Moka pot! Easy to clean, cheap to replace, and portable. If you've got a gas stove you also don't need any electricity. And there are lots of generic brands around.
posted by mdonley at 8:28 AM on September 2, 2009 [1 favorite]


Aeropress! Let me say that again. AEROPRESS!!! It's a little more involved than your typical coffee maker, but the awesome coffee it produces is fantastic! Never again will I drink that Mr. Coffee dreck!
posted by Mach5 at 8:31 AM on September 2, 2009 [3 favorites]


Would five minutes earlier be too early? Because if it's non-fancy you want, a Chemex is as simple as it gets. It's an open hourglass-looking thing that looks like it comes from amongst the beakers in a lab set. Stick a cone filter in the open top half, a few scoops, microwave a mug of water for a couple minutes and pour it in. A minute later ur drinkin'. Nothing to plug in or that will wear out, short out, etc. No separate parts, no moving parts. My parents have been using the same one for decades and I'm going on a couple of years. You can get a wee personal one or a great big one. The only pro tip is not to position the crease of the filter in the spout channel so the displaced air from the bottom isn't blocked as it tries to come out.
posted by Askr at 8:32 AM on September 2, 2009 [1 favorite]


On preview, Askr beat me to it, but it bears repeating: For under $50 you should be able to get a cheap grinder and a Chemex coffee maker. It has no moving parts, and will thus never, ever wear out (you might have to replace the little rawhide tie that holds the handle on, but that's about it.) Plus it makes really, really good coffee.

You can buy Dunkin Donuts coffee at their stores, or in some supermarkets now, so if you're very particular about their blend you'll be all set. (but I'd definitely encourage you to look for a local roaster - there's nothing better than freshly roasted coffee, and you can try lots of different varieties.)

You can buy pre-ground coffee, of course, but you'll find that the coffee you make at home tastes stale and nasty. I bought a Braun blade grinder on ebay for $10 10 or 11 years ago and it's still going strong.
posted by usonian at 8:34 AM on September 2, 2009


I would recommend a French Press - they are relatively cheap, and many people seem to think make the best coffee. Also, they come in many different sizes, so you could buy a 2-cup French press for just the morning, or

A tutorial for making French Press coffee.

If you don't want to spend much time cleaning in the morning, though, I would recommend a drip coffee maker.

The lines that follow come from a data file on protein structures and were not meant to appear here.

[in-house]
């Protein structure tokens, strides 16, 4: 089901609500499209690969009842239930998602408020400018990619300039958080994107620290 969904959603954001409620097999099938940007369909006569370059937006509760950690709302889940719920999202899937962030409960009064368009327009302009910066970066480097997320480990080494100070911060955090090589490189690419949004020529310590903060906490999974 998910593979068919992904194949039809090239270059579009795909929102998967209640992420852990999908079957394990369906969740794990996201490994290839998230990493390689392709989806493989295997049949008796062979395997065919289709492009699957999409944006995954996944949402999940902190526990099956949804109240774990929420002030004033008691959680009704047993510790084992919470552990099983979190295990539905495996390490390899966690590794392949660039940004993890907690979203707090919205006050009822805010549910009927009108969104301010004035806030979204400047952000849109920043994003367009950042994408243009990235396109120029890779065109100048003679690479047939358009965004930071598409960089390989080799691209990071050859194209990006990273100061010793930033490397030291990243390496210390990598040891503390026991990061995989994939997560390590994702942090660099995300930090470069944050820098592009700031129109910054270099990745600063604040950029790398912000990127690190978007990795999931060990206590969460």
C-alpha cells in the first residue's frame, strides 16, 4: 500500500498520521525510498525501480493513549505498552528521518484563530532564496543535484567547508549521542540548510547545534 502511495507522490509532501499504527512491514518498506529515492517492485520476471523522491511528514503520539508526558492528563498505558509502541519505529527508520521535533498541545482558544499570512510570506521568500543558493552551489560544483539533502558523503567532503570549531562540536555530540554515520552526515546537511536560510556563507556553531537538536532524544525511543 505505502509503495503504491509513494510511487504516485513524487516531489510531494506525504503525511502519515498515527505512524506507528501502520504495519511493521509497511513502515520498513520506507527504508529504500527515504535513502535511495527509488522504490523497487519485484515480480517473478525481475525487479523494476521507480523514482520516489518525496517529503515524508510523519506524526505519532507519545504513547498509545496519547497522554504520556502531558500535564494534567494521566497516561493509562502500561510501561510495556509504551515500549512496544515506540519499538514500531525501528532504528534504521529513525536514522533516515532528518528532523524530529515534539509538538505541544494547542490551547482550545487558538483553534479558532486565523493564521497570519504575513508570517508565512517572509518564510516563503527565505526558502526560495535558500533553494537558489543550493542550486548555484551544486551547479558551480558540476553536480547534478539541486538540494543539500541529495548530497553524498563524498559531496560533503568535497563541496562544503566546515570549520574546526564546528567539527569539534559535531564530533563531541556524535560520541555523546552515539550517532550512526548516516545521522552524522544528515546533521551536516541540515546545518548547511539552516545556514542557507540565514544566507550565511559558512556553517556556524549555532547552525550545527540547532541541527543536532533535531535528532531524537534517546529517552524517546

Also, check out coffee shops in your town/local metro area, they will have good beans for sale.
posted by baxter_ilion at 8:35 AM on September 2, 2009


OP, if you have acid reflux and are looking to brew coffee on the cheap, look NO FURTHER than cold-brewed coffee. Here's a link to an NYT recipe.

With cold-brewed coffee, you take coarse grounds and leave them to soak in water overnight. You strain the coffee through a filter to get rid of the grounds (I used a fine mesh cooking filter; no need for paper (or gold) filters; stainless steel and cheap). You brew using a mason jar or pasta sauce jar. No electricity is required. You can grind the beans at the supermarket. DILUTE the coffee 1 to 1 when you want to drink it (I forgot once and was bouncing off the ceiling); you can use hot water to make hot coffee, or cold water to make iced coffee.

By using the cold-brew method, you will end up with a coffee that has much lower acidity than hot-brewed coffee. The coffee will also taste more rich, in my experience. I tend to drink coffee with sugar and milk if hot brewed, but cold brewed, I take black. It's mellow and delicious.
posted by Admiral Haddock at 8:36 AM on September 2, 2009 [4 favorites]


I am always extremely confused by the notion that a french press is more fuss and bother than a drip coffee maker. Packets of filters? Setting timers? Buy a $25 french press and a cheap electric kettle (if you still don't own an electric kettle) and do this:

1. Fill kettle with water and french press with coffee the night before.
2. Switch kettle on on the way to the shower; pour boiled water into french press on the way out.
3. Once dressed, drink coffee. The french press is easily cleaned with a quick rinse in the sink.

This is cheaper *and* better coffee than a $50 drip maker! (It's true that if you want your coffee before you shower, you'll have to add 10 minutes to your morning schedule though.)
posted by game warden to the events rhino at 8:46 AM on September 2, 2009


The Bodum Chambord is a pretty solid french press and is around $30.
posted by electroboy at 8:47 AM on September 2, 2009


A tip I saw...somewhere...for making better coffee with a regular automatic drip pot is to run the water through first without coffee, then put the coffee in and pour the now heated water back into the coffee maker. It seems to make the coffee better and makes it WAY hotter. I don't drink a lot of hot coffee, but my husband does and swears this is better.